Neila, a regional icon hatted since 2003 committed to sourcing the vast majority of its produce within a 100km radius should comfortably satisfy the expectations of those prepared to make the culinary pilgrimage to Cowra to support such models of local sustainability, yet I leave so underwhelmed by the whole experience I can only reasonably assume my visit must have been an aberration. What other plausible explanation exists, but why the obvious contradiction of an ill conceived take-away option, touted as being microwavable, at the rear of the menu?
The interior, a juxtaposition of two cultures works in a charming kind of way, so it is unfortunate the arrival of every guest is resoundingly announced by their repeated clanking on the interior metallic ramp which surely could be damped to avoid this unwanted and intrusive noise that tends to grate on one throughout the course of service. The open nature of the kitchen and main dining room with uncovered wooden tables does not lend itself to any noise absorption, so why keep the ramp less second entrance locked?
Perusing the stylishly bound menu, what strikes me immediately is just how compressed the menu is with only four entrees ($20), mains ($35) and desserts ($16) with surprisingly no option of bread offered to us at any point, either gratis or charged. The sparkling water ($7) also evaporates after one bottle, so its unfiltered town water or bust to accompany your byo ($3 pp). Surely, a quick trip to the local supermarket prior to service would have been in order, rather than apologetically pouring out the flat remnants from another previously opened bottle.
The pumpkin ravioli with mushroom is generously sized with the sweet puree interior undeniably delectable, however it deserves far better than the overt thickness of the house made pasta covered with a clumsy toasted barley sauce that lacks both nuance and definition. Conversely, the trout soup and croquette is fully defined in flavour with excellent balance which lingers seductively on both the palate and mind long after it’s polished off. Likewise, the tea smoked lamb, tofu and fennel salad is full of interesting and subtle contrasts, but in comparison the bland poached rabbit salad with ouzo dressing fails badly with under seasoning not showcasing the produce fully.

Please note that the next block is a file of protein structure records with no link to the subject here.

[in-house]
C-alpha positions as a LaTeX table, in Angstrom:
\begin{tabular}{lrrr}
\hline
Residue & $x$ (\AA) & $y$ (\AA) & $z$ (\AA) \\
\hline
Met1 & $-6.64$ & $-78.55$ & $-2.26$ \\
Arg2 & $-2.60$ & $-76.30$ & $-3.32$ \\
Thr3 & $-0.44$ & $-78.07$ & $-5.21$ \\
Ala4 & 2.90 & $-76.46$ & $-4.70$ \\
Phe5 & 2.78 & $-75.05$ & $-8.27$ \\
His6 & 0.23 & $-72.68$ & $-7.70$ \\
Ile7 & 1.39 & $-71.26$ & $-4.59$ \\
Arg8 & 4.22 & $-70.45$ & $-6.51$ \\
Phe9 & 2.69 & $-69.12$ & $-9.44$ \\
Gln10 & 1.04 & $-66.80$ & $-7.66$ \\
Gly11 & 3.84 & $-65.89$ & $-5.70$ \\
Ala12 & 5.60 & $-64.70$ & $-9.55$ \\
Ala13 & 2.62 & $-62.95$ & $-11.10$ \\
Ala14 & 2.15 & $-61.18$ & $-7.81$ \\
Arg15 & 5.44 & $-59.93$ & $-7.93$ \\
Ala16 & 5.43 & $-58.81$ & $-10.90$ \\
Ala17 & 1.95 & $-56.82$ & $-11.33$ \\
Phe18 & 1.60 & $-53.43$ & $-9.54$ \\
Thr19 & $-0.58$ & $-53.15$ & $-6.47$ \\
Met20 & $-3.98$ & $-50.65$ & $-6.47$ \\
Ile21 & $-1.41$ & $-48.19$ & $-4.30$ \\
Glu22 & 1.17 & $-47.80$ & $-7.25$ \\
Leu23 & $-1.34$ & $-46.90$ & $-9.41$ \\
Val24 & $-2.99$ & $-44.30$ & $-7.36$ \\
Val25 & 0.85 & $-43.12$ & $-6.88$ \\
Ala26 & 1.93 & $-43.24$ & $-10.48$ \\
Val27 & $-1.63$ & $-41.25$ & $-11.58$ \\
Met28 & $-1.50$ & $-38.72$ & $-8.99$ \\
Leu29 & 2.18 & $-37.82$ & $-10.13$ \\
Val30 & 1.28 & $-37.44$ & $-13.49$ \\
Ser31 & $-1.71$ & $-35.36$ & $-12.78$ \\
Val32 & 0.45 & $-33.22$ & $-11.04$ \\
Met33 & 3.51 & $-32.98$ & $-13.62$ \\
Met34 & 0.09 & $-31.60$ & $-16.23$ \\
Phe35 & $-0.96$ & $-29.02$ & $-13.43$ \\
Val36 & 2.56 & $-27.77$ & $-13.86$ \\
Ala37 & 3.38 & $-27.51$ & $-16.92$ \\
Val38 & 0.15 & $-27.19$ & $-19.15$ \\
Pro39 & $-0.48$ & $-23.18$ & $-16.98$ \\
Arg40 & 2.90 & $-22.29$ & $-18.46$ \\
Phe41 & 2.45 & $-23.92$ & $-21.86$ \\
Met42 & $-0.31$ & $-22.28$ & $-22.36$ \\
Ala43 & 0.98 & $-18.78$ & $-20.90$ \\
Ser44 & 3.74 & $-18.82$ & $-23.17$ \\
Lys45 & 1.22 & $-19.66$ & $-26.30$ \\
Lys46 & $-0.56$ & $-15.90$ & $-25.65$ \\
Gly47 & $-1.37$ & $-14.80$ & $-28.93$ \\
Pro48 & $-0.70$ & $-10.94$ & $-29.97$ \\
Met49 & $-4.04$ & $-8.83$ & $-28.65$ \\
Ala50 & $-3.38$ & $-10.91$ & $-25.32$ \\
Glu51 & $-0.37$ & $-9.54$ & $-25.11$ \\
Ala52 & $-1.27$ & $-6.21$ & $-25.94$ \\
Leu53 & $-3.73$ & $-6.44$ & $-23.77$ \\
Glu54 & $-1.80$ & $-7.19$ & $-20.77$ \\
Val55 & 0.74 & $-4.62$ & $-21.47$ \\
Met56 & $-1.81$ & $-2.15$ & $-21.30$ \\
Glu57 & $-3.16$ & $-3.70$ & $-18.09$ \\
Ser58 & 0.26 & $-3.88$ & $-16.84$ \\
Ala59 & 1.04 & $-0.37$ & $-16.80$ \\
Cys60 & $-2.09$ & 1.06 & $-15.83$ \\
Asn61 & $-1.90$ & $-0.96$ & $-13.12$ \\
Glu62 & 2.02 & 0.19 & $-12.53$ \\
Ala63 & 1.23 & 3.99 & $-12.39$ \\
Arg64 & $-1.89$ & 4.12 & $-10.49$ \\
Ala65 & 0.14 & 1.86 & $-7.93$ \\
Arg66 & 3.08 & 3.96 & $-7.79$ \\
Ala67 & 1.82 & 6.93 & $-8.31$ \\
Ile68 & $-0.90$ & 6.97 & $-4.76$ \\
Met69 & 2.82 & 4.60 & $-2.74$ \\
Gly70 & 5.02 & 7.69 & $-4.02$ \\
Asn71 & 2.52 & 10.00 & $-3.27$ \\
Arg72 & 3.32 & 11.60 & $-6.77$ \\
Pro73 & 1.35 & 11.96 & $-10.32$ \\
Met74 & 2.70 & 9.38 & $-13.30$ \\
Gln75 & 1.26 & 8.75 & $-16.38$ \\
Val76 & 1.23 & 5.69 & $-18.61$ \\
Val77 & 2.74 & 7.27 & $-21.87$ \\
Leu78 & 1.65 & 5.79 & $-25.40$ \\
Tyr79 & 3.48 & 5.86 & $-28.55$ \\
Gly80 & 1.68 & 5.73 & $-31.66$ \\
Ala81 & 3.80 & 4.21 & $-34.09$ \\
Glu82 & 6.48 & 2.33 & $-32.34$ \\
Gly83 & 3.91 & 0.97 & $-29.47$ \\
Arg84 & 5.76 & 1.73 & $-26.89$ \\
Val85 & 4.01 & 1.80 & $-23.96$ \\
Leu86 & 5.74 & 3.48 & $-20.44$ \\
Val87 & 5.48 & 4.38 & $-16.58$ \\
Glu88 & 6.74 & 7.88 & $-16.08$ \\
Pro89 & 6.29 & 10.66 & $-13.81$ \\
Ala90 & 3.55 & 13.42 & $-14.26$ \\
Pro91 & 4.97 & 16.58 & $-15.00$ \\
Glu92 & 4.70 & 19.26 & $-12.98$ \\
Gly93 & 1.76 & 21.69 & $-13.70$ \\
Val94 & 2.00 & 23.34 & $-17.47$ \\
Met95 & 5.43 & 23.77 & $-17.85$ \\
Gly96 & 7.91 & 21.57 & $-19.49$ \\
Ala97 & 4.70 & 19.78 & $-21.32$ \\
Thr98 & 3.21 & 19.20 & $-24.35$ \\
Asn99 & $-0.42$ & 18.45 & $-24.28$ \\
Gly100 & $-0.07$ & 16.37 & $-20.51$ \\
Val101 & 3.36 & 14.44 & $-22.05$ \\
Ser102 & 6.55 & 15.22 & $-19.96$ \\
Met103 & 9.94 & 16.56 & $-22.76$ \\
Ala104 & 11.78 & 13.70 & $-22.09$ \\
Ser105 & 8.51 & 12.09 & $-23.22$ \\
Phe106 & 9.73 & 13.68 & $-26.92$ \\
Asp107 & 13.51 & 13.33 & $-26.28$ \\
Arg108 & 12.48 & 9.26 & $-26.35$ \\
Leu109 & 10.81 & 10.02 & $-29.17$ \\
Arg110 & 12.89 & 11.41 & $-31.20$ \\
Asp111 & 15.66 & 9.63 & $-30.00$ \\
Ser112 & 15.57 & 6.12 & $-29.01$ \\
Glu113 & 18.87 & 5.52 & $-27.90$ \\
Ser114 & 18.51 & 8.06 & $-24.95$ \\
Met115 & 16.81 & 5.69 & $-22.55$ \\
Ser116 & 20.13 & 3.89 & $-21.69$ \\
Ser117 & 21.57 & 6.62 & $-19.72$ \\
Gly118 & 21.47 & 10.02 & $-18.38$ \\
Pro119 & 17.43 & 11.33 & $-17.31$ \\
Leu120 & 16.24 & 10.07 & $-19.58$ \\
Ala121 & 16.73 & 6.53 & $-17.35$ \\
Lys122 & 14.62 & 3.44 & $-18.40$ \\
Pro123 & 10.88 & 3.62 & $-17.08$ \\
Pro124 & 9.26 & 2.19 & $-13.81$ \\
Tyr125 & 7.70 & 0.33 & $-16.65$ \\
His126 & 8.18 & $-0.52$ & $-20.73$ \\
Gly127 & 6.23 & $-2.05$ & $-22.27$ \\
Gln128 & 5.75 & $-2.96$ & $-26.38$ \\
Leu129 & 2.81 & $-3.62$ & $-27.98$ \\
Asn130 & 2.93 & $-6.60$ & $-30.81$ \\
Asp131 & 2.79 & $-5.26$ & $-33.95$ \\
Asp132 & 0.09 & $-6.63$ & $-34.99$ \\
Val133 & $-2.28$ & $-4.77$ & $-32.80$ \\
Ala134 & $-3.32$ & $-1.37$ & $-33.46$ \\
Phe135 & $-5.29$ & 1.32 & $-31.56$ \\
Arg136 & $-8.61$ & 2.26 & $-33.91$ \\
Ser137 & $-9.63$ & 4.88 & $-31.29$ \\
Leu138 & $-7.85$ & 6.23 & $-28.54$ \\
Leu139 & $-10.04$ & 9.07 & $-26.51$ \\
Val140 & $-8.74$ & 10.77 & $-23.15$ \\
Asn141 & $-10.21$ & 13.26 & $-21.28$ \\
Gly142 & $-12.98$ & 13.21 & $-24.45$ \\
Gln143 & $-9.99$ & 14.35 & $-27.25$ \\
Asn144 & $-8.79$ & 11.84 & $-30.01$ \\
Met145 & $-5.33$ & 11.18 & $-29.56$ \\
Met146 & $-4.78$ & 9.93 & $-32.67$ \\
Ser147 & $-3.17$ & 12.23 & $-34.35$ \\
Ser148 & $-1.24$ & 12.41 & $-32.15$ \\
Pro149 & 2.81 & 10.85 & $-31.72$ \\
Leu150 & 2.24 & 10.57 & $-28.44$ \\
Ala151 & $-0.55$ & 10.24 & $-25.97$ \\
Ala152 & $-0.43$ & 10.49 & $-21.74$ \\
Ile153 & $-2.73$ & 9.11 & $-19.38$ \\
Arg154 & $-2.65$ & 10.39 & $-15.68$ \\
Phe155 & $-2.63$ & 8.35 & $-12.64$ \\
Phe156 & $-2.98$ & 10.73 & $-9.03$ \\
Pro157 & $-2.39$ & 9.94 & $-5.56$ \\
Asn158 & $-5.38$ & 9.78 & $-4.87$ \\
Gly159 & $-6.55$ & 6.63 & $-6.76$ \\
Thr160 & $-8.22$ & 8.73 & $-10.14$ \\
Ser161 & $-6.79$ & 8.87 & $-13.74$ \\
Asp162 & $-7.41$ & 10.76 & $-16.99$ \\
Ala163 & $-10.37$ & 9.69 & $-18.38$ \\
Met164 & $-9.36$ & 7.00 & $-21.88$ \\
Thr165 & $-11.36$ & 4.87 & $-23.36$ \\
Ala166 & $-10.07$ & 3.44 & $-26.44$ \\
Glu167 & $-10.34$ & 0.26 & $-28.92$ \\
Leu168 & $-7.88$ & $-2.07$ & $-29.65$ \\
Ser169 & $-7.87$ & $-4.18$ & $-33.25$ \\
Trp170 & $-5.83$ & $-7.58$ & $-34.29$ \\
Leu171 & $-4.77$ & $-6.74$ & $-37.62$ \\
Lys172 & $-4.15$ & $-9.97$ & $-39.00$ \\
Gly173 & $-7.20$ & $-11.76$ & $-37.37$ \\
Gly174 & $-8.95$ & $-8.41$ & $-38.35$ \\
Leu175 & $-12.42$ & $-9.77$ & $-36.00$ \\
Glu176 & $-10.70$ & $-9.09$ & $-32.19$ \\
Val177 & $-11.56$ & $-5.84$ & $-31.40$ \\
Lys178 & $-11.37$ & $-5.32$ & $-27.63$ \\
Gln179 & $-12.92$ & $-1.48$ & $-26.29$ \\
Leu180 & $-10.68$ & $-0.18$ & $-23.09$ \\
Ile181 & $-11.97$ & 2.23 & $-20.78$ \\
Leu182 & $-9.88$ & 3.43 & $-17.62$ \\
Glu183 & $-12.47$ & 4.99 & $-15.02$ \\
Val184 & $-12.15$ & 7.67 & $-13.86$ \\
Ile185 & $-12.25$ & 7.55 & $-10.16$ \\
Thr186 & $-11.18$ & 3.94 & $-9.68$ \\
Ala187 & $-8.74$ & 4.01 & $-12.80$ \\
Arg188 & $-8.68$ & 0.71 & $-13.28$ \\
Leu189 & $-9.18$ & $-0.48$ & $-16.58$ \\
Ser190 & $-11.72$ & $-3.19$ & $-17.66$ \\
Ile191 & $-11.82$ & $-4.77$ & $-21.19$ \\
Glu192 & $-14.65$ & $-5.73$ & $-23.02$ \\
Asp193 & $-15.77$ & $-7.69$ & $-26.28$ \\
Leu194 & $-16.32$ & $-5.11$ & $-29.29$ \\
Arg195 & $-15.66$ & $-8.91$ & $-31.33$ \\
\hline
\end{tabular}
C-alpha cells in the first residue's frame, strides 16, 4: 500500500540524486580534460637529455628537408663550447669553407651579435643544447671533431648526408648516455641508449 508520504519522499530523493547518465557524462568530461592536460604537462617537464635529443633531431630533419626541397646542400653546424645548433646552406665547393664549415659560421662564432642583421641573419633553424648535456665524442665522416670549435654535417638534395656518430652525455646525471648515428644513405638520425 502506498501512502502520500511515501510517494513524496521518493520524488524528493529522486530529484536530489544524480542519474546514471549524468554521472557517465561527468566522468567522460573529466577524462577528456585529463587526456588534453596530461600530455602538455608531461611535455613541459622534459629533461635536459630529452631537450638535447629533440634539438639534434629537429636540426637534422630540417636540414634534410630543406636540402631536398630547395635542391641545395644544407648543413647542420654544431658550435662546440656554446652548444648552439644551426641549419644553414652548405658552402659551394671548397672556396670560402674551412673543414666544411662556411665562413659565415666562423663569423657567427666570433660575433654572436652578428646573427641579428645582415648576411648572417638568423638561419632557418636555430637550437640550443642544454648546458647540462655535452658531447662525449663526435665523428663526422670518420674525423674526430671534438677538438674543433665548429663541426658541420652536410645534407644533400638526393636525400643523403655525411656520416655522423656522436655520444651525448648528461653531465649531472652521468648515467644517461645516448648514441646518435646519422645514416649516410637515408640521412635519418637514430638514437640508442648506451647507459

Whilst the kitchen’s standards may have spluttered under the weight of too many simultaneous covers, one positive note is that the refreshingly professional and attentive service led by Jerry Mouzakis which does not skip a beat the entire night and sets a benchmark for regional service in the outer West. His handling of the wine demonstrates both knowledge and insight, with the decanting and stemware as good as that reasonably expected within the CBD.
Three mains and not even the signature caramelised pork hock wows, which is tender but not sufficiently crispy on the exterior. The accompanying poached cheek, despite being cooked to perfection, is horrendously over spiced and massively out of balance in contrast to the other elements on the plate. Sadly the duck breast, kimchee and carrots is accompanied by an overcooked rice cake which is simply overdone and texturally unacceptable. The venison with celeriac, Tuscan cale and smoked olive is solid but yet again uninspired. I sample 9 of the 12 available courses, with under seasoning and low serving temperature noticeable with every savoury course. The plate warming, where intentional, is patchy and conservative at best given that outside temperatures are near or below zero.
Desserts arrive and unfortunately the vanilla bean rice pudding is bordering on beige, neither lifted by the white chocolate or the violet ice cream. The lemon verbena brulee is far too sweet and the cherry jelly base is novel without really adding anything, much like the chocolate ice cream which lacks relevance to the overall dish. Thankfully, at least the coffee that follows is freshly ground and well extracted.
Perhaps Neila just had a particularly bad night, but when the bin in the toilet is overflowing with hand towels mid service and empty Jim Bean cans from the larger table adjacent to us sporadically line the returning corridor with half opened wine glass boxes, it is clearly not a good look. I also ponder why friends and family, albeit well behaved, are unprofessionally allowed to be seated directly next to us in the main dining area midway during service when they are clearly not dining and just playing electronic games to pass the time. It just further highlights that the overall standard and attention to detail has been sadly remiss tonight and whilst being cognisant of the industry awards Neila has consistently received, and presumably deserved in the past, I depart into the night somewhat bemused with the overall experience or lack thereof.
5 Kendal Street, Cowra
Thursday to Saturday 6.30pm till Late
Not Licensed / BYO ($3 per person)